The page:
Despite the obvious interest of honest labeling to warrant both the respect of consumers’ rights and resource sustainability, and increased control efforts, fish mislabeling is still happening in all continents involving species from all the seas (e.g.1,2,3,4,5. In some marine species as the Atlantic cod Gadus morhua mislabeling is decreasing6 while in others like hake it has oscillated over the last decades and seems to be increasing in the last years7. DNA analysis is widely used for becoming increasingly affordable, even when multiple markers are needed1,8,9. Not always mislabeling is synonymous of fraud. Sometimes it is accidental, for example when different species are caught together in mixed fisheries and cannot be distinguished easily from morphology, as megrims of the genus Lepidorhombus or several hakes of the genus Merluccius10. In other cases, however, mislabeling is deliberate so it can be considered fraudulent. In contrast with accidental mislabeling, deliberate mislabeling is more frequent in unrecognizable (versus recognizable) products11,12. In recognizable products the head is present and the whole body contains morphological characteristics that serve to identify the species, while the species cannot be ascertained visually in unrecognizable products. Often substitute species are cheaper than the original one13,14; fraudulent seafood mislabeling of economic cause happens against the interest of the consumer. Another type of fraudulent mislabeling occurs as a consequence of illegal, unreported and/or unregulated fishing (IUU); in those cases the defrauder benefits from selling inadvertently species that are often poorly managed and wild caught15. Examples are the covered exploitation of protected species, (e.g., high levels of mislabeling concealing endangered species have reported in sharks16,17, or selling individuals caught over quota as suggested in Miller et al.18. This is especially pernicious not only for species conservation but also for the society, because selling IUU catch undermines consumer’s awareness and conscious efforts of sustainable consumption19.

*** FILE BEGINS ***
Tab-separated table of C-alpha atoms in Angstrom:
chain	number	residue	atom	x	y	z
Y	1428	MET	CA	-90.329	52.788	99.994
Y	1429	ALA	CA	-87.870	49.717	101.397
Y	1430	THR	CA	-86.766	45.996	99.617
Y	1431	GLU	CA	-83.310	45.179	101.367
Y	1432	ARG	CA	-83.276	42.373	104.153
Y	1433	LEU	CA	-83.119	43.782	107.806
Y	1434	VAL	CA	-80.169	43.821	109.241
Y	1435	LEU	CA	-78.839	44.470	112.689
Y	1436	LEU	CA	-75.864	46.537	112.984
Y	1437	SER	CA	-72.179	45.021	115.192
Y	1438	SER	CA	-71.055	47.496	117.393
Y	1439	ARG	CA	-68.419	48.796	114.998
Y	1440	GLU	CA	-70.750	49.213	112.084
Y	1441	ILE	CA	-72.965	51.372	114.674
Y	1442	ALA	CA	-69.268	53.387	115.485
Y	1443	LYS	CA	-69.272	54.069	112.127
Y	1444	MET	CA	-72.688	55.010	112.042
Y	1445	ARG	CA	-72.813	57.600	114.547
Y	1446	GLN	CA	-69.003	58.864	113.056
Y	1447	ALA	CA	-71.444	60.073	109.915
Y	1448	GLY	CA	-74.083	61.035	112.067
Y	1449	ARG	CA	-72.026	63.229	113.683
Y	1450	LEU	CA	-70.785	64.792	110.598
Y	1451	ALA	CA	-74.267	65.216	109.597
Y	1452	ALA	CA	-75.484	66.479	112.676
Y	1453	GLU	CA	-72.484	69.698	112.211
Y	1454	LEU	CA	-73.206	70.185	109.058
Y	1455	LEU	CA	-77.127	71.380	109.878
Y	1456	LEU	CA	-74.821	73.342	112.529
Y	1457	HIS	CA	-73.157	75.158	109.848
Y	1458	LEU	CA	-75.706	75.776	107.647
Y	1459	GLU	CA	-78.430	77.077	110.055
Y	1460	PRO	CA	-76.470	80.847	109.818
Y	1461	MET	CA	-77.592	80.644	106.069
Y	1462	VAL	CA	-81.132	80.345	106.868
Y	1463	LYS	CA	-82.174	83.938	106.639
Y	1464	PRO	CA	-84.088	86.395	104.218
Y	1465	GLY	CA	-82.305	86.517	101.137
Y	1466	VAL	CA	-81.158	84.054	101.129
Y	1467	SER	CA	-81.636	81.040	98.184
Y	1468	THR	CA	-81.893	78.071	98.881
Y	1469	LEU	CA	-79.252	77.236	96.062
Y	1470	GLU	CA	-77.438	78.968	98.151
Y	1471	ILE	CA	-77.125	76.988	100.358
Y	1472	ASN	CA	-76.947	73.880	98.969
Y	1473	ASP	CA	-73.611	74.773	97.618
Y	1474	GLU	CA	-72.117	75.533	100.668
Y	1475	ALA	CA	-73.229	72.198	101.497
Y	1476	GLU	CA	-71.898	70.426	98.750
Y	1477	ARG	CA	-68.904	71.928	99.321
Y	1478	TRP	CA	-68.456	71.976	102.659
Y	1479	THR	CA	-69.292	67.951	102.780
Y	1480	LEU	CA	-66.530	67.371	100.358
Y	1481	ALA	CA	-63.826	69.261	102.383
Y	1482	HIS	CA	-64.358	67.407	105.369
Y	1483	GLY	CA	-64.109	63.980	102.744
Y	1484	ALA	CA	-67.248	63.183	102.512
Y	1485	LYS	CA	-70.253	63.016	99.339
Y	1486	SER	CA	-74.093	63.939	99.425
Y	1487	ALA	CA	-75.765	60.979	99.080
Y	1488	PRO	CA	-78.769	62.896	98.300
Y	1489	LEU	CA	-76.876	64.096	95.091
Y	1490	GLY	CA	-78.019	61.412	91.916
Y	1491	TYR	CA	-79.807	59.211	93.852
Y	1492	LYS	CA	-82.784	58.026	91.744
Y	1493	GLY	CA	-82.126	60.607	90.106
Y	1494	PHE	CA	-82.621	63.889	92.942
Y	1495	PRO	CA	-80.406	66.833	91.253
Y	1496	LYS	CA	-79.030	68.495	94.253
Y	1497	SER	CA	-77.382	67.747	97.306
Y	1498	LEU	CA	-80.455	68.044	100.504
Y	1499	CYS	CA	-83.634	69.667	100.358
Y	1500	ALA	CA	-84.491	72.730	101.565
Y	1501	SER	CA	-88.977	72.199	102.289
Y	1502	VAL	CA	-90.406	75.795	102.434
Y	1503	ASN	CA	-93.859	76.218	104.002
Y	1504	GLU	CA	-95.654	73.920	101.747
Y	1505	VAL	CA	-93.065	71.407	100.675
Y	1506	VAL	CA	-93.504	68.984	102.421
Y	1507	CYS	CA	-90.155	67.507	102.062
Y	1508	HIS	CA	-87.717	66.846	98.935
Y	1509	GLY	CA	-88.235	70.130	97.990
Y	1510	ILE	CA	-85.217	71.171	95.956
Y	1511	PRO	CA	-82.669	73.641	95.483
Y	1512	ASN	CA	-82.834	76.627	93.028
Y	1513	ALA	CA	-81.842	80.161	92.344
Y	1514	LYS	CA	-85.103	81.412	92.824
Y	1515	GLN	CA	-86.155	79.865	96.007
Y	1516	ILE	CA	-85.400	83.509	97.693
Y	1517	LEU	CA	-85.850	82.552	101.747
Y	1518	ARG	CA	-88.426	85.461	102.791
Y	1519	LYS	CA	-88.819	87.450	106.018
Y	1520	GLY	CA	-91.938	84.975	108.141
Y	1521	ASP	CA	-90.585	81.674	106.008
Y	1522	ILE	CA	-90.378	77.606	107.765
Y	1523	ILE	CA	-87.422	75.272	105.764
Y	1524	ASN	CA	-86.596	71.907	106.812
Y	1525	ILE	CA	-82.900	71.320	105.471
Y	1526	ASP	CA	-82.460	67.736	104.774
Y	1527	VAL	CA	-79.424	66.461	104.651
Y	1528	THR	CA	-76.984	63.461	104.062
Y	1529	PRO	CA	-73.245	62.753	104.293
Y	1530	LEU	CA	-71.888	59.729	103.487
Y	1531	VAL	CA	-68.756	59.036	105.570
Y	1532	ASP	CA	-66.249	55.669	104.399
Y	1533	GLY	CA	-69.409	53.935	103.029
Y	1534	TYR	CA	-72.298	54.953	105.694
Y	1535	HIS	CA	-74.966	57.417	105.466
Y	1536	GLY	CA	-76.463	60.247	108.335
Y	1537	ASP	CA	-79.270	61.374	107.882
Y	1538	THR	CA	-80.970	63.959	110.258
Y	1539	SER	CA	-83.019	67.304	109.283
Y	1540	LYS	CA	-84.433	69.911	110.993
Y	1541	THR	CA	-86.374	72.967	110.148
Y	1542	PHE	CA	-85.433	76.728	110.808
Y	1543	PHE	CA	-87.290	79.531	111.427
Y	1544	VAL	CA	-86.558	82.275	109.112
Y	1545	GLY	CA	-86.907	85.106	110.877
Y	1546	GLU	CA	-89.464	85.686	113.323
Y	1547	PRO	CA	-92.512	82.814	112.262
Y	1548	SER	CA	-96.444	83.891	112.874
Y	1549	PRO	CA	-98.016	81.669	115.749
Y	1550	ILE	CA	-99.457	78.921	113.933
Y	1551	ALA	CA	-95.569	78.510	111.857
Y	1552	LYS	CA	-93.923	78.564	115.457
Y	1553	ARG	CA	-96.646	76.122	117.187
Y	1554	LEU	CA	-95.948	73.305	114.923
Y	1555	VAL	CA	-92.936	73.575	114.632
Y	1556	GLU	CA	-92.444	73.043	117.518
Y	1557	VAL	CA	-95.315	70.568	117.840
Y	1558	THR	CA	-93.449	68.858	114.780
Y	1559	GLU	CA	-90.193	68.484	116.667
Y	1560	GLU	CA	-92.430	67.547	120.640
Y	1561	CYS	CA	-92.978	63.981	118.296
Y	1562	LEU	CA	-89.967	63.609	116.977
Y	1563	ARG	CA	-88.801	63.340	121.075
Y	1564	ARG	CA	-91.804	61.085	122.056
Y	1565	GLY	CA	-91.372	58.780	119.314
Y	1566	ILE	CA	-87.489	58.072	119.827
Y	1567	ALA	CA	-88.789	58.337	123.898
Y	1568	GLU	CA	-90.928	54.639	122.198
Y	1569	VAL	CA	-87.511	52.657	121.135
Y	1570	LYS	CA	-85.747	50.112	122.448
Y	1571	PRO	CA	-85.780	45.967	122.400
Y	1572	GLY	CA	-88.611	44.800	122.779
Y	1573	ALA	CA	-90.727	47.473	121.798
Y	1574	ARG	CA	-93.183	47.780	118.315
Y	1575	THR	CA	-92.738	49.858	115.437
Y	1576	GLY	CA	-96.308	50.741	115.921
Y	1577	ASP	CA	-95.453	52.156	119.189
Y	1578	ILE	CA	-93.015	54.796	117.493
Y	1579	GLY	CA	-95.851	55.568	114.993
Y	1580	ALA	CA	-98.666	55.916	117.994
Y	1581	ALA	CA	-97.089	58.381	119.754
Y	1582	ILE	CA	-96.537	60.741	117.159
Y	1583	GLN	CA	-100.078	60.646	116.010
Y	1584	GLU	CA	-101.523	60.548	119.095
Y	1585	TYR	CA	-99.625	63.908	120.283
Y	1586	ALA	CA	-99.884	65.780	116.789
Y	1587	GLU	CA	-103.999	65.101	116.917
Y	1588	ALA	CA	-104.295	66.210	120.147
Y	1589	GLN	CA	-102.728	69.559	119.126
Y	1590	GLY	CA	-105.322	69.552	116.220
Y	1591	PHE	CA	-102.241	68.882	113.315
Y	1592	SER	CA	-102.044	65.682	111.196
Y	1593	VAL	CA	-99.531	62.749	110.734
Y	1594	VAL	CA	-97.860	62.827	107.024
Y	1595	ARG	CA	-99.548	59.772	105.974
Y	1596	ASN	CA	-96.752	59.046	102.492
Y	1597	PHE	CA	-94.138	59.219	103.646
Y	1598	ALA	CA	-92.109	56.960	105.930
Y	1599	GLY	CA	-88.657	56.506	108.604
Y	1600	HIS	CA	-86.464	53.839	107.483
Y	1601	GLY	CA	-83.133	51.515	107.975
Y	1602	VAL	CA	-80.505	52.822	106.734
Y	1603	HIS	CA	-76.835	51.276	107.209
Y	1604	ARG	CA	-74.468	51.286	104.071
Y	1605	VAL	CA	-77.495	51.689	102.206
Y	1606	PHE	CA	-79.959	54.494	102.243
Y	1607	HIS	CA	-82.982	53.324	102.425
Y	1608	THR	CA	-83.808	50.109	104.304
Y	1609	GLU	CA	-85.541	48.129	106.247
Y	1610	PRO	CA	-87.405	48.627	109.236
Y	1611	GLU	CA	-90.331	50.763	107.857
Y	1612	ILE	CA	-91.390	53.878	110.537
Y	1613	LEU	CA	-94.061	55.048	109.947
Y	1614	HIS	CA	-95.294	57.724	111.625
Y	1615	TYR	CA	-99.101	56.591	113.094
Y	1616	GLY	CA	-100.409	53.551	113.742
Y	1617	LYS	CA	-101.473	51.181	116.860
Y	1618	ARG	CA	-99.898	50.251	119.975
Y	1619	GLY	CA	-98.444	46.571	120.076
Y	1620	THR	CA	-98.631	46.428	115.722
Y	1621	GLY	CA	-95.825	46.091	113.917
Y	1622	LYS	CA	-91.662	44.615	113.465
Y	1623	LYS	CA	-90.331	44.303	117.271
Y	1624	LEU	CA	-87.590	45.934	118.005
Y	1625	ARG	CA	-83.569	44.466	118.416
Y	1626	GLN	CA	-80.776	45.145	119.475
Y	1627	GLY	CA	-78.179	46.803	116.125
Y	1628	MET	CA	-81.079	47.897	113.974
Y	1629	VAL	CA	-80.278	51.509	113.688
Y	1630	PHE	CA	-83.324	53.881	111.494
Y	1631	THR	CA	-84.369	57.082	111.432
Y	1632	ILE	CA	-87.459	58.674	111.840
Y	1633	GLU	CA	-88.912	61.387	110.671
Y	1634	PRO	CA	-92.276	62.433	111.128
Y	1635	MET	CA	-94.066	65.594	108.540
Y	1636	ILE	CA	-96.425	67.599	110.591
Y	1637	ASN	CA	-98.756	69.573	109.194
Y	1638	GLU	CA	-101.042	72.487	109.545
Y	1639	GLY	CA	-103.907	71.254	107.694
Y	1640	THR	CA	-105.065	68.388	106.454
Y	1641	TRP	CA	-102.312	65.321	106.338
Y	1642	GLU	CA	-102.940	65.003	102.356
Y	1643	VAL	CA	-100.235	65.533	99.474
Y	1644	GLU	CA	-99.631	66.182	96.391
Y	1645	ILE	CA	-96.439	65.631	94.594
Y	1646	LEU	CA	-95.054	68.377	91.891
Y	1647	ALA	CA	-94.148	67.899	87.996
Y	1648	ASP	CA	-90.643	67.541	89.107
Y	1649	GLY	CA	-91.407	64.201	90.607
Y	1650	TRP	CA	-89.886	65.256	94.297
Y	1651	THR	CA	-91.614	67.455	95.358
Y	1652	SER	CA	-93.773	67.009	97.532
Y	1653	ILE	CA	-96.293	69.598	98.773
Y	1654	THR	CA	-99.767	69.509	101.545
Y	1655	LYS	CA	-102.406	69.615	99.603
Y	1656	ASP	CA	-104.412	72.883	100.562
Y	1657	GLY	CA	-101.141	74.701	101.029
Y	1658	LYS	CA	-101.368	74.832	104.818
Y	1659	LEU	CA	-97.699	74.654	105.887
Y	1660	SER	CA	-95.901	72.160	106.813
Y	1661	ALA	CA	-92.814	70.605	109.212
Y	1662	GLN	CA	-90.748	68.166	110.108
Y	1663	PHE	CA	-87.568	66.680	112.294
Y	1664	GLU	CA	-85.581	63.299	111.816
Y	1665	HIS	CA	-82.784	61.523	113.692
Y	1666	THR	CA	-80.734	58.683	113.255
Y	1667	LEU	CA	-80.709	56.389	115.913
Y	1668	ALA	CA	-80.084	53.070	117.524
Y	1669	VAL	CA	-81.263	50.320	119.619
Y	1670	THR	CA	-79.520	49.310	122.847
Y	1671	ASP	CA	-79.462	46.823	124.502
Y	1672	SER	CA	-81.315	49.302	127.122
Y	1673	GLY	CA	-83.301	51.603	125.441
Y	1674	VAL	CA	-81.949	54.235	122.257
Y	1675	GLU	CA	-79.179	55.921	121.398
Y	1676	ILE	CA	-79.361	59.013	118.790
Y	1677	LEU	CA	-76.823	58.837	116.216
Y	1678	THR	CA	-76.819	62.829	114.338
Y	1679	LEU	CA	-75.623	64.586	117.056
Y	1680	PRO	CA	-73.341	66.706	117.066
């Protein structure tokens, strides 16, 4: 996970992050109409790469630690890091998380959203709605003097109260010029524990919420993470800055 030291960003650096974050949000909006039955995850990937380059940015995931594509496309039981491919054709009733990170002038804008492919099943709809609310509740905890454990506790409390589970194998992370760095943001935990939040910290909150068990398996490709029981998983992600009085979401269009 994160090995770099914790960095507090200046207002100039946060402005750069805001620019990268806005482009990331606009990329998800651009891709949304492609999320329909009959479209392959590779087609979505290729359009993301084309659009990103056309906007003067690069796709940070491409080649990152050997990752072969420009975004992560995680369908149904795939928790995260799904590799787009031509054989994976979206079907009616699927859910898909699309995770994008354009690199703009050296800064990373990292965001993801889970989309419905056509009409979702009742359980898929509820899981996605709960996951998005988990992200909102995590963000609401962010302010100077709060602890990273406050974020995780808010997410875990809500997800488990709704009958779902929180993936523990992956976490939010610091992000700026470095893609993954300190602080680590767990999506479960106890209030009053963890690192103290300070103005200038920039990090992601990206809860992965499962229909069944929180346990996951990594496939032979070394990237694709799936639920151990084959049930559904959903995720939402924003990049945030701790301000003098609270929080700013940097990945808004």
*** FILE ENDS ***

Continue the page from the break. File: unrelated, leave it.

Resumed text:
In the control of deliberate mislabeling, a priority is to determine the point of the commercial chain and the type of product where it happens more frequently20; that is to know mislabeling niches for control to be reinforced therein21. Is there a role of consumer’s appreciation in fish mislabeling? Apparently, it is especially frequent in highly appreciated products, like sushi22, processed cod products23, scarce and expensive Bluefin tuna Thunnus thynnus that is commonly replaced by other tuna species24,25. In other words, defrauders sell what the consumer wants whether the product is real or not. However, fraudulent mislabeling having an important economic component, defrauders will substitute preferentially, if not only, expensive species.